gun. Around 5:00 p.m., Ortiz left the scene. He did not
return or go to JJC.
Neukirch went to the calling party's house but decided
against having him come to the scene because earlier, while
waiting for Plaintiff to return to the scene, the calling
party yelled at the two juveniles and threatened them.
Neukirch arrived back at the scene around 5:10 p.m. and took
Plaintiff's photograph just outside the patrol car. At
5:22 p.m., Munyan played back the patrol car video two more
minutes later, Neukirch and Munyan, with Plaintiff, left the
original scene and went to JJC. During the approximately
twenty-minute ride to JJC, Plaintiff had a calm demeanor and
indicated he knew one of the two other juveniles involved.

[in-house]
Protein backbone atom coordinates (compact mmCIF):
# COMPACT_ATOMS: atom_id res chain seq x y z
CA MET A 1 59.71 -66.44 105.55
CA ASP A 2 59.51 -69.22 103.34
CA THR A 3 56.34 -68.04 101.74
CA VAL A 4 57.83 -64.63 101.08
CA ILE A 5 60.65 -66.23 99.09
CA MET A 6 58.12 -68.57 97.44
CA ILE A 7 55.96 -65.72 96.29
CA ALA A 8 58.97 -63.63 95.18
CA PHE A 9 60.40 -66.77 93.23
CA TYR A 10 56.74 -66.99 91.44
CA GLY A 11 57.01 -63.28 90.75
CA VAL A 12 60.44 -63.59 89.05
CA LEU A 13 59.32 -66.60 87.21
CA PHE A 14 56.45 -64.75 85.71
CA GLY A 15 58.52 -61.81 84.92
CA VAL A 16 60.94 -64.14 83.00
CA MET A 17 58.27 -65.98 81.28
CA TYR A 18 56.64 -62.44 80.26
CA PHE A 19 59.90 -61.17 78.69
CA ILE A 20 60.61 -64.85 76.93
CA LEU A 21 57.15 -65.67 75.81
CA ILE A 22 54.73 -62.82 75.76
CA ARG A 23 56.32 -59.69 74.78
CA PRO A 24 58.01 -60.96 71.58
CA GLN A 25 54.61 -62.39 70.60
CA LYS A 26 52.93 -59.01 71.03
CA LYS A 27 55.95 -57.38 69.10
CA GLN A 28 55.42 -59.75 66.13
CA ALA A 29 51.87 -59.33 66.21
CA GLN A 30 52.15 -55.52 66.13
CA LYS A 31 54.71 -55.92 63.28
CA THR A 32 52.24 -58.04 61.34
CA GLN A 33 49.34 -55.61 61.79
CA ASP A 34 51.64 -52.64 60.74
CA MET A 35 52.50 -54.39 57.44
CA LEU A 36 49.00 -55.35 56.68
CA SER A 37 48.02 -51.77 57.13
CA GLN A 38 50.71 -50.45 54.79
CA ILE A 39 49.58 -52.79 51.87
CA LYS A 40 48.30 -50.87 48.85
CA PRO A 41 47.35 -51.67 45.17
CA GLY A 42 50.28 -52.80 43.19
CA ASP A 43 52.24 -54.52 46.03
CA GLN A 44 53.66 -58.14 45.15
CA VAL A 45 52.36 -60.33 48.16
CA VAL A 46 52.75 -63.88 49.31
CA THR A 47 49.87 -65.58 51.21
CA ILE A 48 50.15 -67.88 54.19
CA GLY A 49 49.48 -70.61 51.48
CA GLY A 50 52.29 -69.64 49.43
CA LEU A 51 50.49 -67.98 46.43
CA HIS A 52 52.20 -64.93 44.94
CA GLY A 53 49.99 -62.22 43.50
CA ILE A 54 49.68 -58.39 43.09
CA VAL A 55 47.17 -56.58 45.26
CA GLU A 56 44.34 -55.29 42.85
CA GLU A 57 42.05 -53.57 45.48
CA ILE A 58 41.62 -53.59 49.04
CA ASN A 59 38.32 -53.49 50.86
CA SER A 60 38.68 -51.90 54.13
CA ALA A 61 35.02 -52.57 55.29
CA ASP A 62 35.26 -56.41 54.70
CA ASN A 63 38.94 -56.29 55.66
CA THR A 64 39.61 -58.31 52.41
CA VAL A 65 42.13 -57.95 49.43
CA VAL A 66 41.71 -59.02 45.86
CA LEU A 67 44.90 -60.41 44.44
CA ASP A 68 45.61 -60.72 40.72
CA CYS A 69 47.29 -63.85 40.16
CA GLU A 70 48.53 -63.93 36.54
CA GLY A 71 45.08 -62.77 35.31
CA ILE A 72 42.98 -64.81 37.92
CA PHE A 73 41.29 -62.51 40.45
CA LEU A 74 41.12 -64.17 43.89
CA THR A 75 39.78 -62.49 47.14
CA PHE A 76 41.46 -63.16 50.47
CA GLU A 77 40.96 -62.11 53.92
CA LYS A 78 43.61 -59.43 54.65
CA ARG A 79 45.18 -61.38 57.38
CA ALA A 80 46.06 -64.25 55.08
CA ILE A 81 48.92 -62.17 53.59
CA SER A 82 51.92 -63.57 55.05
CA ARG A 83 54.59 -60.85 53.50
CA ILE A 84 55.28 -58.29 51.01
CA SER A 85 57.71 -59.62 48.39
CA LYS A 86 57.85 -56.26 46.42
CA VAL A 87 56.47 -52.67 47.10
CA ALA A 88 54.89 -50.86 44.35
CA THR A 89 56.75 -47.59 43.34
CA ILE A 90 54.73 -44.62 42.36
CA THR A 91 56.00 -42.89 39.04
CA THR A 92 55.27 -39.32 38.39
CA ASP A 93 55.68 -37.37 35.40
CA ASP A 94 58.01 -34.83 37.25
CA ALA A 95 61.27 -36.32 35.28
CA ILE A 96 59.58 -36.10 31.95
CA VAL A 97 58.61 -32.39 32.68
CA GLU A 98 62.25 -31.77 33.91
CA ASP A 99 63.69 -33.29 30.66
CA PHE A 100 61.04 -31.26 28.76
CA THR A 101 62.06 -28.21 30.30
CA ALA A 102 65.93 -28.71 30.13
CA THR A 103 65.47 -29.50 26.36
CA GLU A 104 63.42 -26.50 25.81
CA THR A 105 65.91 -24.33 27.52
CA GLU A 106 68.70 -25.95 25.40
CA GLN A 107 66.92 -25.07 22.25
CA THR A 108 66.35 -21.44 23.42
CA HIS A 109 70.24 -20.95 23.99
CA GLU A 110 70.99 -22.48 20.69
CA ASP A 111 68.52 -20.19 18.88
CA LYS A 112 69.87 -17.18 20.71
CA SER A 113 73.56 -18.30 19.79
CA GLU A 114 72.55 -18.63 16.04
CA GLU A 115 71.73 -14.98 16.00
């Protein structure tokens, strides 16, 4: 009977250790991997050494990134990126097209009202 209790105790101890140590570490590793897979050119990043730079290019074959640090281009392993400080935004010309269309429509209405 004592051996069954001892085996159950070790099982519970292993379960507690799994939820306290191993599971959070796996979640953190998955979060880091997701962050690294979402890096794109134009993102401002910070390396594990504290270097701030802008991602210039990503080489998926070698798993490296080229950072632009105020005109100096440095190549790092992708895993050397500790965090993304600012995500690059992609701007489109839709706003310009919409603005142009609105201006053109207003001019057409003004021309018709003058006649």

JJC, Munyan took Plaintiff inside. Neukirch watched the
patrol video again in his car. The file log indicates the
video was played back four times. Munyan and Neukirch again
assured Mattivi they had reviewed the video footage and
identified Plaintiff. The officers then wrote a report
regarding Plaintiff's arrest, and, once they were done
with the report, left. They had no further involvement with
interviewed Plaintiff after reading him his Miranda rights.
Plaintiff's mother and aunt, along with Deputy Juvenile
Officer Michael Grimes, were also present. Plaintiff told
Mattivi he walked home from school by himself, realized he
had locked himself out of the house, and therefore walked to
his cousin's house. When he arrived, no one was home, so
he started walking back to his house by himself. That is when
Viesselman stopped him.
denied any involvement in the crime, and his mother also
insisted he was not involved. Therefore, with Plaintiff's
consent, Mattivi took a DNA sample to compare to the DNA
found on the gun. Mattivi did not make any further
investigation that night. He did not call the other two
juveniles or their parents, did not call ...